• Choose linen, recycled or innovative fibers, that requires less water for the production
  • Generally, buy a better quality or recycled clothes. They may be initially more expensive but an excellent investment, but better quality means more durability and a lot of times more style as well.

How to wash them:

  • Always follow the instructions on the label! Honestly, how many times did you ignore that? It is there on purpose, a lot of times handling with care can increase an item’s durability.
  • Turn knitwear inside out to prevent them from tearing.
  • Instead of bleach, use white vinegar as a more natural, gentler and sustainable solution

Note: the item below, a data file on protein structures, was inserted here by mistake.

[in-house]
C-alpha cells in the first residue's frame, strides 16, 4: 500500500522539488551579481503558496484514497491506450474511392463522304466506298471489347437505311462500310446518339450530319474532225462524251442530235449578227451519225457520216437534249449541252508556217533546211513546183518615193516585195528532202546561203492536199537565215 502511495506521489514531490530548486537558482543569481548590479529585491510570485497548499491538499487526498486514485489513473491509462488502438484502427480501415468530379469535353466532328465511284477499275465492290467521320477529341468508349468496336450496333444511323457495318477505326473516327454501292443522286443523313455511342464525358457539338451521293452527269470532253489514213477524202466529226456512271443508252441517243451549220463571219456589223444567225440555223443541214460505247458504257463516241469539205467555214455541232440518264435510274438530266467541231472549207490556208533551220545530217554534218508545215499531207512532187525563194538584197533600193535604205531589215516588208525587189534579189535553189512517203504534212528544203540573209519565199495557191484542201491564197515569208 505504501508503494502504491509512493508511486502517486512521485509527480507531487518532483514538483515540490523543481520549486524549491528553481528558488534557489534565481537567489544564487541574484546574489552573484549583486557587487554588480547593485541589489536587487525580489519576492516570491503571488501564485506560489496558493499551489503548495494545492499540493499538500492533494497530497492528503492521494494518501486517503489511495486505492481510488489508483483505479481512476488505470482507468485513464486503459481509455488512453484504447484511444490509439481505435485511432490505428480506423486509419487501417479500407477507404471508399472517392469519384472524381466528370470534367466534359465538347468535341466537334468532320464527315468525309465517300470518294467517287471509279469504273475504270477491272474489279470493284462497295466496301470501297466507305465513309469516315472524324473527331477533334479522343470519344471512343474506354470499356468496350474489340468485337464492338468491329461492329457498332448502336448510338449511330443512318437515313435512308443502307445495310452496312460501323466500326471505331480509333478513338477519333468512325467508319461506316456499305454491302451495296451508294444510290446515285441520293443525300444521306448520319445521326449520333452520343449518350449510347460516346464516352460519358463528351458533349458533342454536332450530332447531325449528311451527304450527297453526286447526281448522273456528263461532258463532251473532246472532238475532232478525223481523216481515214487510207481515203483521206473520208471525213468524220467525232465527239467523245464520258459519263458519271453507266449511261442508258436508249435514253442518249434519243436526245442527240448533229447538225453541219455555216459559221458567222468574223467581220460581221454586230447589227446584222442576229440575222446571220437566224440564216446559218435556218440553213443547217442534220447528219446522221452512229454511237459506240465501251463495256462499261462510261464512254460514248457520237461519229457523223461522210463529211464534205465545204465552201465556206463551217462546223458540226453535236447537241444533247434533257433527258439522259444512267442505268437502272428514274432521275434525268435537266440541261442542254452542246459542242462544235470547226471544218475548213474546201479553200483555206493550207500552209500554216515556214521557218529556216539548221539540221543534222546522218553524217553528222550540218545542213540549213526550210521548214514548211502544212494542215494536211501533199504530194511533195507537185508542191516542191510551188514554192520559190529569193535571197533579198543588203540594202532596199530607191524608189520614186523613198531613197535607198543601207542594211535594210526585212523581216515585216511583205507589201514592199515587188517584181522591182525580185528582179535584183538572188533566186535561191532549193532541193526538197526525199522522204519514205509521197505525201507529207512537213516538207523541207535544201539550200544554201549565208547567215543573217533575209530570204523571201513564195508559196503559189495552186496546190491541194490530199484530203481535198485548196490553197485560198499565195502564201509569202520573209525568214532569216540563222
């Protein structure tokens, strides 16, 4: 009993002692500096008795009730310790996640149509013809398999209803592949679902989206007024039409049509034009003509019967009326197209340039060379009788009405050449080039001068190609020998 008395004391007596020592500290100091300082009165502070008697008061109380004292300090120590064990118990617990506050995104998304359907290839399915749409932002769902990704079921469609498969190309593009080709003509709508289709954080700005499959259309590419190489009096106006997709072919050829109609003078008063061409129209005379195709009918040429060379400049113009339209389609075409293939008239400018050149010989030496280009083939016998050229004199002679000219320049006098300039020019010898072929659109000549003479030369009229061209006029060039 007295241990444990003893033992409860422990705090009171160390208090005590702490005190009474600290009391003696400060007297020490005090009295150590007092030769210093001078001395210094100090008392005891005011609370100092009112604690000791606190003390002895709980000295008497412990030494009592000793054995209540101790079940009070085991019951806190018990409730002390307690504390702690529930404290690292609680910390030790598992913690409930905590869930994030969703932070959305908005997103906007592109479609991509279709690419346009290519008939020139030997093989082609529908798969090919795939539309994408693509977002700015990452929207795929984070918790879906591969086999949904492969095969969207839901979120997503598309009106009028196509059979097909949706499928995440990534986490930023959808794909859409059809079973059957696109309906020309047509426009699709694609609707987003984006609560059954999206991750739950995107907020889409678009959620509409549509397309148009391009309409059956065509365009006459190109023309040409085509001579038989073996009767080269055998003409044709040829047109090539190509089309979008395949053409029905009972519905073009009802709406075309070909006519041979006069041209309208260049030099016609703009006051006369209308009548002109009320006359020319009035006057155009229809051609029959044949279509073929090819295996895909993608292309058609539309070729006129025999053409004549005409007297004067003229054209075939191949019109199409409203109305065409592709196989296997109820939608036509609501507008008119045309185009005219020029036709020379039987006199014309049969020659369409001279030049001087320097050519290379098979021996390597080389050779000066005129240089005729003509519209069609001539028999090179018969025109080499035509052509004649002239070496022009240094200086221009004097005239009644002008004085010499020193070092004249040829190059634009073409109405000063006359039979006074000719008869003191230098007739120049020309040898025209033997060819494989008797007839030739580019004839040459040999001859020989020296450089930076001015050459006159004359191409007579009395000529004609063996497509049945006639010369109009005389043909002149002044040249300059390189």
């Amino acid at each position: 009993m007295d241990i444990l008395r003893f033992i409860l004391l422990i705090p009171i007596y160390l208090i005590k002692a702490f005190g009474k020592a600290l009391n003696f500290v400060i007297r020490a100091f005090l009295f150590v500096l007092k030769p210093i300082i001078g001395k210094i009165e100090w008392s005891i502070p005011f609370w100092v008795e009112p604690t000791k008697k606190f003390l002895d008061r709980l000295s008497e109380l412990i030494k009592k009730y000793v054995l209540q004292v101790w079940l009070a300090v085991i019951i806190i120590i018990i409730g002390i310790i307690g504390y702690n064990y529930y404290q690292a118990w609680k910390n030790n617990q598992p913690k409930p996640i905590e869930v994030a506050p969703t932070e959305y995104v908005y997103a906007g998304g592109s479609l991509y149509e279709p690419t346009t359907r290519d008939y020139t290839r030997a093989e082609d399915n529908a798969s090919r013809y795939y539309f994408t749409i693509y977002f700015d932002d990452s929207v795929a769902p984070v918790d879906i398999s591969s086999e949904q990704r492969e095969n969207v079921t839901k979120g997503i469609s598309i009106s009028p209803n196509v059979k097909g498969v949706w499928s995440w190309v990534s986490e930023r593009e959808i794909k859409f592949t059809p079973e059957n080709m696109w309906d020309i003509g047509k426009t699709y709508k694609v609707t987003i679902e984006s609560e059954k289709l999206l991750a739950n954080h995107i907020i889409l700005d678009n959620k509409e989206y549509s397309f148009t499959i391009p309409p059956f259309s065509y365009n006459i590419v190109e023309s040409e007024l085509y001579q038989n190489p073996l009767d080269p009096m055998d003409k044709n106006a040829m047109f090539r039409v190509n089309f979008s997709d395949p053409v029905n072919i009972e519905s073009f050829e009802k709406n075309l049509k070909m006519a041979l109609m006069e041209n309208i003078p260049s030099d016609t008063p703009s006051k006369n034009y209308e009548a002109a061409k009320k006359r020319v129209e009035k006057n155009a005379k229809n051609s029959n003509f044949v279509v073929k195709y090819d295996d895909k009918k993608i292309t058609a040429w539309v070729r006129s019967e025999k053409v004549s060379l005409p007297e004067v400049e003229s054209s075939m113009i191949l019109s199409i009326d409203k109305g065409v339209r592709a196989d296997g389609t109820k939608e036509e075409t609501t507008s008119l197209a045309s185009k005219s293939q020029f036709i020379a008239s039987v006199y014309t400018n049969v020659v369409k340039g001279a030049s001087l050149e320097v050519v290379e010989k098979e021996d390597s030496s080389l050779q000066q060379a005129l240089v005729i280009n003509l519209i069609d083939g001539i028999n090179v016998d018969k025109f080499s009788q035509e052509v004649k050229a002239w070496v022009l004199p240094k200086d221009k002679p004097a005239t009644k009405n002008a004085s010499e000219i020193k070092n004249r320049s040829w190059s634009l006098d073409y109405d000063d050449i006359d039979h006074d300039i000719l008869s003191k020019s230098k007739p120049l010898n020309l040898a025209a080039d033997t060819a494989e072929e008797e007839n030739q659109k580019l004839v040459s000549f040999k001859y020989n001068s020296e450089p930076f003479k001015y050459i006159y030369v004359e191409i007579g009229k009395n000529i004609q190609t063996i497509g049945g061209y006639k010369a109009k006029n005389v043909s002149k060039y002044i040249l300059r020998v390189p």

• Save some money by not using the drier. Drying them on a rack is not only good for the wallet, but for your clothes as well.
Drying laundry.
Drying laundry. Photo by: @wilhei, via: Pixabay

How to use them:

  • Do not spray perfumes or deodorants directly to your clothes!
  • Treat stains immediately and appropriately! Possibly with a natural stain remover.
  • Hang your clothes, so you don’t have to iron or steam them.
  • Too hot or humid places can disrupt the fibers, store them accordingly!
  • After not using them, of course, consider giving it up for charity, exchange or sell them instead of dumping it. You can even repurpose your ripped clothes in so many ways around your home!

Let us know if you have any other sustainable clothing hacks or ideas for repurposing!

Cover photo: Clothing rack. Photo by: @stocksnap, via: Pixabay